Belief in God may be on the wane in America. That’s what a lot of recent studies have shown and it’s got a lot of Christians wringing their hands. More and more people are leaving the church, or never bothering to come in the first place. Atheism might actually be the fastest growing religion in the country. But the truth is, we have a new god in America. Guns.

Christians have been defending the ownership and use of guns, probably since their invention, based on the concepts of self-defense and St. Augustine’s Just War Theory.

Mark Lockard writes,

While I do think there are situations in which violent conflict can be justified (the classic example being fighting to bring down Nazi Germany in WWII), I don’t think it can ever be done so in Christian terms. Theologically, we cannot agree if you assert that killing of any kind can be justified in the name of Christ. I believe this for the reasons given above, namely that Jesus lived, died, and lived again to affirm the blessedness and the sanctity of the lives we live together.

The Christ I know is one of life and peace, even in the face of death. Christ shows us that even if we can’t avoid death, much as we might like to because we are human and a fear of death is natural, we know that life wins out. This is what we’re asked to affirm in when faced with the empty tomb. Losing our fear of harm and death, and lifting up a savior who delights in lives lived fully, is our Christian call. Why can’t we trust in that more than a gun?

I don’t necessarily expect non-Christians to agree with this. But what I don’t understand, is how people who call themselves Christians, can not only NOT oppose guns, but fight for any gun control whatsoever. They believe you’re coming for their guns AND their Bible. In that order.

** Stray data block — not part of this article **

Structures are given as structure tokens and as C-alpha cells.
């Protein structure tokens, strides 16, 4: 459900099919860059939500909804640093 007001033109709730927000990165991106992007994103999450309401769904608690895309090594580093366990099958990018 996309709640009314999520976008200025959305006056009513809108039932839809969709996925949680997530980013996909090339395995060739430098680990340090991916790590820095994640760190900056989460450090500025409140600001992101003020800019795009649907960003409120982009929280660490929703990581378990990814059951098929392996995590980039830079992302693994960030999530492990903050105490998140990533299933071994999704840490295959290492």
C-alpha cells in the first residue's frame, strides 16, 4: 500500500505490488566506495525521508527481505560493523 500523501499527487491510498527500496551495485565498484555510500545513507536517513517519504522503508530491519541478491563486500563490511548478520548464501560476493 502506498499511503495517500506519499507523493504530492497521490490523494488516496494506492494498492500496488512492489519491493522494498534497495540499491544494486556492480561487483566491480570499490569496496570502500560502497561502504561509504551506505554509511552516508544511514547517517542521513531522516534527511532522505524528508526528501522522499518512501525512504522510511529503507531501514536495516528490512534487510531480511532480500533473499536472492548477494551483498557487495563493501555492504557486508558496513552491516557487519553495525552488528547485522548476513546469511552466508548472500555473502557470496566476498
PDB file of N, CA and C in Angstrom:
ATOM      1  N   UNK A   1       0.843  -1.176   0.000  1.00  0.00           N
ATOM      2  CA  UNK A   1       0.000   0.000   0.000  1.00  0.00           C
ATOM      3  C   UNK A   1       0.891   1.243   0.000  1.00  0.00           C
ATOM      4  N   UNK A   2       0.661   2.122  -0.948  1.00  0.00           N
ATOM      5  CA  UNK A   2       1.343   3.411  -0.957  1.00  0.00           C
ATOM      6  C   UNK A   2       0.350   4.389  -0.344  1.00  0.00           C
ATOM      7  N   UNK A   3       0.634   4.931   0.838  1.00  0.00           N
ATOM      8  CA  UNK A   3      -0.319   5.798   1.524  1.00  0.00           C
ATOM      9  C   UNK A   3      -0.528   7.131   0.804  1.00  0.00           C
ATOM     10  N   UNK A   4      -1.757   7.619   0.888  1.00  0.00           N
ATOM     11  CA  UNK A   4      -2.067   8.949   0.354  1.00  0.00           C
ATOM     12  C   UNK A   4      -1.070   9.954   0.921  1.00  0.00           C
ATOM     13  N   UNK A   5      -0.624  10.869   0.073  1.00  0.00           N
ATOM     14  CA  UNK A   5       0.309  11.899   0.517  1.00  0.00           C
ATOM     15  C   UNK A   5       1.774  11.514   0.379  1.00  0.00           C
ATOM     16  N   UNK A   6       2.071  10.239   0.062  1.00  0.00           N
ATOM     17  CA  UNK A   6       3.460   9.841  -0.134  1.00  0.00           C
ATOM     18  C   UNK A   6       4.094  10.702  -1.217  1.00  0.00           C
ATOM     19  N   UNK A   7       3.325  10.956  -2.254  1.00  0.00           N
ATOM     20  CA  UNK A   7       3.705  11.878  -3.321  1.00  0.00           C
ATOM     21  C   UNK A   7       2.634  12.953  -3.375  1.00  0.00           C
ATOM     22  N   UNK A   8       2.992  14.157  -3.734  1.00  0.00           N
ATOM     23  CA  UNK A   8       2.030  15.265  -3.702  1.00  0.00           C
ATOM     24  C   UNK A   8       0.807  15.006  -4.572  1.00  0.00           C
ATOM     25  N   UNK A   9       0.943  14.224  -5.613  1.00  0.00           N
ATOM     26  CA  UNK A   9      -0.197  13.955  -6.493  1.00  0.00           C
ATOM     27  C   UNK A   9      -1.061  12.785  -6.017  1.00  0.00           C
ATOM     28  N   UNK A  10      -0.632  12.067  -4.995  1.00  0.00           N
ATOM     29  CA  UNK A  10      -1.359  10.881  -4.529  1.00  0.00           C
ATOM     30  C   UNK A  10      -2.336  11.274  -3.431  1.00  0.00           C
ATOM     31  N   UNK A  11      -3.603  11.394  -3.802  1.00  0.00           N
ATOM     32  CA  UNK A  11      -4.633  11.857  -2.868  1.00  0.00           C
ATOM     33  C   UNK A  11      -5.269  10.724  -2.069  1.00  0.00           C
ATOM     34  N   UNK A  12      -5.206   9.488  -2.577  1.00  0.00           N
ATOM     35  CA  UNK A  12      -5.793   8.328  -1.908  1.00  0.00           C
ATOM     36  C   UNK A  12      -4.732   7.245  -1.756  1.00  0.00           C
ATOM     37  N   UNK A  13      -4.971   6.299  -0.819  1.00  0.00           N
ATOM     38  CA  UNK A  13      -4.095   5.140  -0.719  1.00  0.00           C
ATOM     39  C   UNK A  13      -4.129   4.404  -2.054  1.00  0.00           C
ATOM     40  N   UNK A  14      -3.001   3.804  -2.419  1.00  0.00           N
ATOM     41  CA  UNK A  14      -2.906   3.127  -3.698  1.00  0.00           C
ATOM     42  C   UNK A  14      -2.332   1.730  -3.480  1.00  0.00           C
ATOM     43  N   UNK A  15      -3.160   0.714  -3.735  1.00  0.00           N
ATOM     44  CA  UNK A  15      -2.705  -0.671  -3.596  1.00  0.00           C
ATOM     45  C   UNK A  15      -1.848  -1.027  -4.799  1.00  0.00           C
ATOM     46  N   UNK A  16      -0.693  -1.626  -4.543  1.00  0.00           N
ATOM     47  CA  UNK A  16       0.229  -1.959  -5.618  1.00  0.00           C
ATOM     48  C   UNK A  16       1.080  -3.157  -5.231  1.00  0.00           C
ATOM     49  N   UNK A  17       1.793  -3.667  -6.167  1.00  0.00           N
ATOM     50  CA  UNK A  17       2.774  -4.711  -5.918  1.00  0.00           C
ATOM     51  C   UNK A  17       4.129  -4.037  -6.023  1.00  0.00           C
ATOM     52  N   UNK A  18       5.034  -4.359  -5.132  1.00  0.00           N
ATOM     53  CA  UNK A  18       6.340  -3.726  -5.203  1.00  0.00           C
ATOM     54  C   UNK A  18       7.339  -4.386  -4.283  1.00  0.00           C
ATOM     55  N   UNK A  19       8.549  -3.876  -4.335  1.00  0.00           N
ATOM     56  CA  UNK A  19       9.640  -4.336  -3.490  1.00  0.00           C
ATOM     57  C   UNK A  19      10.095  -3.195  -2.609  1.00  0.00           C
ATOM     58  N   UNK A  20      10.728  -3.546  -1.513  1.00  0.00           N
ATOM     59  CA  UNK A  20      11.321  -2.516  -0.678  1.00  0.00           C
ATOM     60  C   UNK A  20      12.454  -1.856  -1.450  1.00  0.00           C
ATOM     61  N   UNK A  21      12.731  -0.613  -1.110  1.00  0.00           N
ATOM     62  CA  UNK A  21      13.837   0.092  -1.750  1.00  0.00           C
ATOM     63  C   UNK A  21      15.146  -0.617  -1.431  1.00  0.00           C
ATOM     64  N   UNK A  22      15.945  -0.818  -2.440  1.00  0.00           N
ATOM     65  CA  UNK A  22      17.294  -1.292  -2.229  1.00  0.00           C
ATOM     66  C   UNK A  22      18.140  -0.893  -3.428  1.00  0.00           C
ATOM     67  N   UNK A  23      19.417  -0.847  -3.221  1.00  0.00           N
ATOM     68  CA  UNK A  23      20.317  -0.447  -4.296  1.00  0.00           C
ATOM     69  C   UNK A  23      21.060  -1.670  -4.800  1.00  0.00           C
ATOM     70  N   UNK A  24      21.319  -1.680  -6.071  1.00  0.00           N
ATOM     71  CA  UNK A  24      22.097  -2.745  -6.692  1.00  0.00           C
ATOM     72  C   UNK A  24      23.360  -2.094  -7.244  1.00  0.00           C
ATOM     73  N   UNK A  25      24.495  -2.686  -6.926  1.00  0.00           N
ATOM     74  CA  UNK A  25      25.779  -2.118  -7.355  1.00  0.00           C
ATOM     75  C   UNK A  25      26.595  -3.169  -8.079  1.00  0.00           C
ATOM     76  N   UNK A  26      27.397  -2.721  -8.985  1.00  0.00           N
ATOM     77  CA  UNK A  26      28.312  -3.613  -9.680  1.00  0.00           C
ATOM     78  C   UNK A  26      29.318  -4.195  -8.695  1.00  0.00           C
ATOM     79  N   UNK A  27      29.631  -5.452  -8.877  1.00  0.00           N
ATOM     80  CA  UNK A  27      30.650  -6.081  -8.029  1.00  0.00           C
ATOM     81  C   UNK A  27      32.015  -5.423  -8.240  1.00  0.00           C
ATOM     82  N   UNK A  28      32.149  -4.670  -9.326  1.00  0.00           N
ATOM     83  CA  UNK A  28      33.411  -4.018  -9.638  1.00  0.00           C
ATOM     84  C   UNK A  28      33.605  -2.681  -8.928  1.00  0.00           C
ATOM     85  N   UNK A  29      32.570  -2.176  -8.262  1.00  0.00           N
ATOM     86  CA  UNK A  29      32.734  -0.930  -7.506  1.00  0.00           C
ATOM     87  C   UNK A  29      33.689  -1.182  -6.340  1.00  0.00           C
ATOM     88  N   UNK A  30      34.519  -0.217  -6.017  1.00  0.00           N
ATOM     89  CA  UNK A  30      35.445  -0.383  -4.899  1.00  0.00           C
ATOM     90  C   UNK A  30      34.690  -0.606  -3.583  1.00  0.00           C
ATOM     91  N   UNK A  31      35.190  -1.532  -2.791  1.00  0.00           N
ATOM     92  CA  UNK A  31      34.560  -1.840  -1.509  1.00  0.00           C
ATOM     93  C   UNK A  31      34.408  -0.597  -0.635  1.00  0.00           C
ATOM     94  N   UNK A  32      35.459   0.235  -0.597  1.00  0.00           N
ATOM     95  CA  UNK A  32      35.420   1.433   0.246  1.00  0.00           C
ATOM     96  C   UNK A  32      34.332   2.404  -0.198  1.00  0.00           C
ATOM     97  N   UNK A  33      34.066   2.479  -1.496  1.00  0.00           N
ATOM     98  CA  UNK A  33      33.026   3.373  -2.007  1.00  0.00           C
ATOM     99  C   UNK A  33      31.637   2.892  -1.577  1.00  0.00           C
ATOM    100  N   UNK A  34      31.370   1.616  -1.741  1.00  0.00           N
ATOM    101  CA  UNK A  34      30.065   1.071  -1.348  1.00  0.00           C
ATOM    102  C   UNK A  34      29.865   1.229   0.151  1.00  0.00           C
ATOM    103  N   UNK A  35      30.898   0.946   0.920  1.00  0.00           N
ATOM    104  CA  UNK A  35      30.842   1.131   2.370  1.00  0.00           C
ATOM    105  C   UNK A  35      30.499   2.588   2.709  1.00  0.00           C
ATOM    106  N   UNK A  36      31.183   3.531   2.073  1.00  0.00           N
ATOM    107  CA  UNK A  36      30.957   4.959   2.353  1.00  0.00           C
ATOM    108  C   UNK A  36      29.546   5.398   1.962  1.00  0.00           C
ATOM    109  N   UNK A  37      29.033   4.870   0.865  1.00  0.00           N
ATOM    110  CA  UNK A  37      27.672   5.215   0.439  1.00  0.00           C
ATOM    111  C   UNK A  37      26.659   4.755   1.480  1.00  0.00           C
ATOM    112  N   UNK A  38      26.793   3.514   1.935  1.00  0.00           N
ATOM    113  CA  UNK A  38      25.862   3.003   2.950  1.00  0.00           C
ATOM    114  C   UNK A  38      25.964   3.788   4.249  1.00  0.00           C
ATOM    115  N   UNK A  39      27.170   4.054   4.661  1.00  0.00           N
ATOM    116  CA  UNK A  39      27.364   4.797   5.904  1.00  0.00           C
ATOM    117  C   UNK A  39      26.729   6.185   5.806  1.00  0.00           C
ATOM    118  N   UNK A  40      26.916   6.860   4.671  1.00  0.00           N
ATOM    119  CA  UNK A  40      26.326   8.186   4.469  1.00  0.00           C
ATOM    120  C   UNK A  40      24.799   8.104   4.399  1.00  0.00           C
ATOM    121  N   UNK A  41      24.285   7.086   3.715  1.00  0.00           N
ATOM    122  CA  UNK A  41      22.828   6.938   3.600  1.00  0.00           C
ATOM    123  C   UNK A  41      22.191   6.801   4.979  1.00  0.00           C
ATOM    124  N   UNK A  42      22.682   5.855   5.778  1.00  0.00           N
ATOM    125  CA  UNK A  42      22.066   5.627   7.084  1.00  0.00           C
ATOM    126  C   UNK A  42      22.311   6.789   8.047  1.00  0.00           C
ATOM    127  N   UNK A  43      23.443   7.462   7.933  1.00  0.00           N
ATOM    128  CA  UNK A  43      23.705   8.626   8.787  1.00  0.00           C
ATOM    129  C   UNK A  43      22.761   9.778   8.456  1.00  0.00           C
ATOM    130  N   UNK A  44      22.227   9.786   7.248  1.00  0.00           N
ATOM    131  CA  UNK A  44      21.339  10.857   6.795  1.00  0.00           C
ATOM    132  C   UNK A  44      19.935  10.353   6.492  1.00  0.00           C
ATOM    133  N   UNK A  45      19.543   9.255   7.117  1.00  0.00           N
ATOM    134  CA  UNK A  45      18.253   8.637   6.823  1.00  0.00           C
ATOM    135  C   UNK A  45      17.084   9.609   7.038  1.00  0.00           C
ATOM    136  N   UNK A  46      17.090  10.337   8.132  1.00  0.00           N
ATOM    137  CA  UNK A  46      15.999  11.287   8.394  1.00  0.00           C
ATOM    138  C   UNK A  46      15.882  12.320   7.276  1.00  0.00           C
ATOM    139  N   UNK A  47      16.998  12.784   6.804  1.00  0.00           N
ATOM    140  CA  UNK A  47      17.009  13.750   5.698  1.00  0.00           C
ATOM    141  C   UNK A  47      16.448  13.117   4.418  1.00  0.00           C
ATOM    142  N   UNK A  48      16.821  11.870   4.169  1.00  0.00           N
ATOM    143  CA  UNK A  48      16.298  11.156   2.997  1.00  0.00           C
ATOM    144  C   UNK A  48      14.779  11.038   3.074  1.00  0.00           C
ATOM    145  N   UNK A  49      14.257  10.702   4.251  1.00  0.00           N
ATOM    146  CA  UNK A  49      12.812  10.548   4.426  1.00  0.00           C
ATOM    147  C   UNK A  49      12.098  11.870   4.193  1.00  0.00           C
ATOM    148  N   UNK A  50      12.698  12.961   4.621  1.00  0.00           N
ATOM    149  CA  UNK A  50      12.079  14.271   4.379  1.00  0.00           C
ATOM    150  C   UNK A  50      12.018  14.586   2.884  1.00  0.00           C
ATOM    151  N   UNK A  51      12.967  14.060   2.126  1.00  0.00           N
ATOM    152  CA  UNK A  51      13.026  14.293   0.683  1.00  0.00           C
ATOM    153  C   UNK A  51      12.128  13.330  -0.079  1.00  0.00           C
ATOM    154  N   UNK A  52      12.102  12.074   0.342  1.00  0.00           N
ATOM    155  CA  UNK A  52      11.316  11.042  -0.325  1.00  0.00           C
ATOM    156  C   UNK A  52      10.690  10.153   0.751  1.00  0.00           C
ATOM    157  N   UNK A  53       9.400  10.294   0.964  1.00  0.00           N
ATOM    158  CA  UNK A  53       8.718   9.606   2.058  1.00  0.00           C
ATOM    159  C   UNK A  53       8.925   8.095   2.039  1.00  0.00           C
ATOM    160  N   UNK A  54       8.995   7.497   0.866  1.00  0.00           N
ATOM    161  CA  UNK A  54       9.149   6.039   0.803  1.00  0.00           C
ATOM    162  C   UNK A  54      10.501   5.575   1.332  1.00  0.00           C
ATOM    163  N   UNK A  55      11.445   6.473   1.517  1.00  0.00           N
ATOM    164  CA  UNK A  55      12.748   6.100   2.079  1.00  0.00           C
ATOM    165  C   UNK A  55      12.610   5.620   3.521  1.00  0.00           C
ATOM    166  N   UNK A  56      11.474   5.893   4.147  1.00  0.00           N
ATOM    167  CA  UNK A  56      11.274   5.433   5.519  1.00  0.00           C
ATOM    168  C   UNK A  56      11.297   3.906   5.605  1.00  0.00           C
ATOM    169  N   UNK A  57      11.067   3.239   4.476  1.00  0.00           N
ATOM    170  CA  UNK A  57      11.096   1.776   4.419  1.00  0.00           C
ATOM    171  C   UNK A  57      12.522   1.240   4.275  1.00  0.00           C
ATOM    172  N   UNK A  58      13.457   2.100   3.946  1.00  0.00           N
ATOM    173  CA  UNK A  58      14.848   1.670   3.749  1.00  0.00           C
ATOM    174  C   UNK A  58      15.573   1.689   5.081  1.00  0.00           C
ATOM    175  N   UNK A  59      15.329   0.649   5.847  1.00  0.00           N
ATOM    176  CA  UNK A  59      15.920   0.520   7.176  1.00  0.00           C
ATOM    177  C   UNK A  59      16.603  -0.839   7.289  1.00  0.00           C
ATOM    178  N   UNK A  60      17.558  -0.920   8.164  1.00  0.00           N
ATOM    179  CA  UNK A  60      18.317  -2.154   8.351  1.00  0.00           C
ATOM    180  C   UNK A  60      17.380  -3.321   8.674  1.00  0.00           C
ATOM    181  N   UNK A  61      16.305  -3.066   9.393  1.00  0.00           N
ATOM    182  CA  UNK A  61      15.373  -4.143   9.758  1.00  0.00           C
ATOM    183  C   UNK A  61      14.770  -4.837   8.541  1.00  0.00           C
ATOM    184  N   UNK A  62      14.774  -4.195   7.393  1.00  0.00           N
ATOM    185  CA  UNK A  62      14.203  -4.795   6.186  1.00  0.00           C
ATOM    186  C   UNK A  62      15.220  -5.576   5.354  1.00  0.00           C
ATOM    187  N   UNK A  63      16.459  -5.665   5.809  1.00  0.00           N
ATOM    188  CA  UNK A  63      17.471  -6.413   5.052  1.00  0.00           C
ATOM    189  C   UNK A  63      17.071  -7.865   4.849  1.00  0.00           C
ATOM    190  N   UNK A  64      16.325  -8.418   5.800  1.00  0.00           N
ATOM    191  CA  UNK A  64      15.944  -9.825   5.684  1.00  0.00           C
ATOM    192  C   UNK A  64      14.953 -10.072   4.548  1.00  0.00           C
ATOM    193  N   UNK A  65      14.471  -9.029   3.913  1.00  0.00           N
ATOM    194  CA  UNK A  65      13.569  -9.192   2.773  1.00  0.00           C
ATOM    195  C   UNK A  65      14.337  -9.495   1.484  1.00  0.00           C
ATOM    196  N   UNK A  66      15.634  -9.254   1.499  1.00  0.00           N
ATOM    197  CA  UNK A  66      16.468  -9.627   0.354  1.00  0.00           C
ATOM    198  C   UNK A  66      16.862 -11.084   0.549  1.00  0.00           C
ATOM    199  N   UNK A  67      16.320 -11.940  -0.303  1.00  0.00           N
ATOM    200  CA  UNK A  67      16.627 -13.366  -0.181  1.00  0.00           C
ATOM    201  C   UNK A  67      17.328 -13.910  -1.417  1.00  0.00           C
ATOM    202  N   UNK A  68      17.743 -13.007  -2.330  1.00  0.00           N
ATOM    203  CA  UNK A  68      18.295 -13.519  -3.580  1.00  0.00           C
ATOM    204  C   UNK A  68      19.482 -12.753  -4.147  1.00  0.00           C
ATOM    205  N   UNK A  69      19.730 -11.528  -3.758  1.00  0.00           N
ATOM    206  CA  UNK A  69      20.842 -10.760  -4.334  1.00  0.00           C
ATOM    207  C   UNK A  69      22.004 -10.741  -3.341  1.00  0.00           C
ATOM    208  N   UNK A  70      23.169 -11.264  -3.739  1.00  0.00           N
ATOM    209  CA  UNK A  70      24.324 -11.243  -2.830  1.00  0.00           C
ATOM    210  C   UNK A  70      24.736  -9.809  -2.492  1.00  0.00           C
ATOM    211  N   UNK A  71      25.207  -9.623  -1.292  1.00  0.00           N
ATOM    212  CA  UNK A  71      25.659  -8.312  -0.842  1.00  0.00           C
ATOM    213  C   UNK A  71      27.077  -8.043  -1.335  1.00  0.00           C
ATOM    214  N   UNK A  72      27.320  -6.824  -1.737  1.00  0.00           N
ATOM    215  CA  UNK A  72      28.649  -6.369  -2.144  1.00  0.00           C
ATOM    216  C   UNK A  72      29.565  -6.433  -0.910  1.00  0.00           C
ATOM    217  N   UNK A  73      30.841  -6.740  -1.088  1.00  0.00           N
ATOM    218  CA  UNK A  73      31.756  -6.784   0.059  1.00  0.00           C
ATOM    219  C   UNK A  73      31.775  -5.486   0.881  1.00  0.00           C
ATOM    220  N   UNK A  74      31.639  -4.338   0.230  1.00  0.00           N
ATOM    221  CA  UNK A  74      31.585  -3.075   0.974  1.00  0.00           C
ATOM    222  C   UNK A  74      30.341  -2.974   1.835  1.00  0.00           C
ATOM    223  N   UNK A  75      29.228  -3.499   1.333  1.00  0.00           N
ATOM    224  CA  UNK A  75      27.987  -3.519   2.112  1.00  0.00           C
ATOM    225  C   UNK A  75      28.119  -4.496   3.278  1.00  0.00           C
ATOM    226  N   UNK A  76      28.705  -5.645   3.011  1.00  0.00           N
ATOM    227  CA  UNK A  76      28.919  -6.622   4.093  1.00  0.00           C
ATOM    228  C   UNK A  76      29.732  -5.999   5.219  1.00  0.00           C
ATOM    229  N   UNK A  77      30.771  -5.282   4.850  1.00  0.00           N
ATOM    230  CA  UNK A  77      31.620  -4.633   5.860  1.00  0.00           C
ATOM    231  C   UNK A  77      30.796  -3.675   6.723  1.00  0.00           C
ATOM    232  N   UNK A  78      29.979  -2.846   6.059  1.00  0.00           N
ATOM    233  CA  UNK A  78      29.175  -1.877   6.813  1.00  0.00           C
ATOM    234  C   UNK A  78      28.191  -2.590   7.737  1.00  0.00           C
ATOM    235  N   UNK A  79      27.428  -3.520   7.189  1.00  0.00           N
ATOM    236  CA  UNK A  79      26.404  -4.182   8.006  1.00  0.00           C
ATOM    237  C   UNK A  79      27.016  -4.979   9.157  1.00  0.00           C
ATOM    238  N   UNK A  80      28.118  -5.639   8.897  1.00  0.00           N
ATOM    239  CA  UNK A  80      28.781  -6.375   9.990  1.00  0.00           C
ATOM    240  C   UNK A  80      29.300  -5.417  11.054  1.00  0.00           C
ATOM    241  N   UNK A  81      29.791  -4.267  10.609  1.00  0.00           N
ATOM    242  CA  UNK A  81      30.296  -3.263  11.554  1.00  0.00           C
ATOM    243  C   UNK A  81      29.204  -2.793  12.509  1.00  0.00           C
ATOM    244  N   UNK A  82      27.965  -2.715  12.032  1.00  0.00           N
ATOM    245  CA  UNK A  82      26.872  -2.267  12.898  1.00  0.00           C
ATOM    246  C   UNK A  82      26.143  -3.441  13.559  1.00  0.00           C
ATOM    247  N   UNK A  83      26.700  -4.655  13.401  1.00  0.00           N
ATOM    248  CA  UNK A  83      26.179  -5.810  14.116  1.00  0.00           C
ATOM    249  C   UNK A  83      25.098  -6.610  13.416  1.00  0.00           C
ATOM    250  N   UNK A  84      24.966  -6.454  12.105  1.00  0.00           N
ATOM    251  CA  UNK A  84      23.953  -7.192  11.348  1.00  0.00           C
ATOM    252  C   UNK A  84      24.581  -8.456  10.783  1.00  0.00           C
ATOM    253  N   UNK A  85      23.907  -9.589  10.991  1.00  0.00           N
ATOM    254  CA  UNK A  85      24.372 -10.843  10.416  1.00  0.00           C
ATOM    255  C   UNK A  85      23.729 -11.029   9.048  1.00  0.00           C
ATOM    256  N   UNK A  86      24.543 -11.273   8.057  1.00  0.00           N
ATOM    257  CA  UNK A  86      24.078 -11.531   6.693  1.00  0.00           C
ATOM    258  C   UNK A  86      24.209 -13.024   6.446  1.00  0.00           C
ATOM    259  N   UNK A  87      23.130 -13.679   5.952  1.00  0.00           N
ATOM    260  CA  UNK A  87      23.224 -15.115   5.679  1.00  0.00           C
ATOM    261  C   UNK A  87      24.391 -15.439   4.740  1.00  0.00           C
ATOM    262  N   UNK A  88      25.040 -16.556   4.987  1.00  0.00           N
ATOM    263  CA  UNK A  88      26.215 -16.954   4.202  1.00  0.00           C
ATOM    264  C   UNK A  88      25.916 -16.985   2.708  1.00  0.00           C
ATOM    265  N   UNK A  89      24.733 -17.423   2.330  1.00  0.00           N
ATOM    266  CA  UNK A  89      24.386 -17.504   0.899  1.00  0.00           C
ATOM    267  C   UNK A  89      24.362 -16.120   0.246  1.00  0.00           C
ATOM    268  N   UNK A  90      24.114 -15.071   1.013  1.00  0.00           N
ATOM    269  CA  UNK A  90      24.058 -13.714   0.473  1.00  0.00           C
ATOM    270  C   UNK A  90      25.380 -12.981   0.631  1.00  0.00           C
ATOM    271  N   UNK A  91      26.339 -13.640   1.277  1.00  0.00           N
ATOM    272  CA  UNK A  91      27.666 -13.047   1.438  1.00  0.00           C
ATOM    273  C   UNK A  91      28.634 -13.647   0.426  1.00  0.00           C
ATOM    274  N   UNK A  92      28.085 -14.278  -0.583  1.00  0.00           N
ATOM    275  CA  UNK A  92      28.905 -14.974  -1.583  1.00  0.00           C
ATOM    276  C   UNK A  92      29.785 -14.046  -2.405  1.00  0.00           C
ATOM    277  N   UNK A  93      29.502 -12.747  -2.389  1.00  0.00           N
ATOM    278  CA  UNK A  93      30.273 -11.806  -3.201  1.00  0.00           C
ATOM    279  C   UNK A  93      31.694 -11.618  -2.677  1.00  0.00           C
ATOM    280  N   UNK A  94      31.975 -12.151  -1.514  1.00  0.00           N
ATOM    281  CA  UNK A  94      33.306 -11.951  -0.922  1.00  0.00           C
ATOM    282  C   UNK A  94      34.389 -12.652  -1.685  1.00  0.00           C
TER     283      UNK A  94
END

Guns, God, Country seems to be the chorus.

The fact is, we criminalize addiction, imprison more of our citizens than any society on the planet, stand by while the police kill innocent people, we trade the education of our youth in exchange for cheap oil, and hand out guns and prescription drugs like candy, then scratch our heads that it’s not working out.

We are no longer having a gun debate in the country. British Journalist Dan Hodges recently tweeted,

In retrospect Sandy Hook marked the end of the US gun control debate. Once America decided killing children was bearable, it was over.

That should be absolutely appalling to everyone. It certainly is to the rest of the world.

Personally, I don’t think our obsession with guns has brought us anything but misery. Gun deaths in America are outrageous and occur at a frightening rate, with most of those being suicide.

Well, anyone can jump off a bridge or swallow a bunch of pulls and still commit suicide, right? True. But it’s a lot harder to take your boss with you when you do it.

A madman can kill someone with knife right? Sure. But he’s unlikely to take several dozen children with him when he does it.

In the end, I’m with Mark Lockard, who writes,

I don’t have a problem with hunting rifles used to hunt animals for food. Other than that, I’m opposed to civilian gun ownership. Guns are made for dealing death. And if they’re not made for the death of an animal, that means they’re made for the death of a human. And given that reality, I see no way to reconcile owning handguns, assault rifles, and the like with the reality of Christ, which is fundamentally about life. Not death.

We are a society, out of control; and guns are at the center of our madness.

We have the solution, but do we have the will?

AngryDave
About me

I'm a writer, director, photographer, cinematographer and art director. A little bit of everything, all rolled into one. I'm a creative guy so it's not unusual to be a bit of a crank and particular about....well, everything. I'm a professed slacker with a pension for excessive creative output.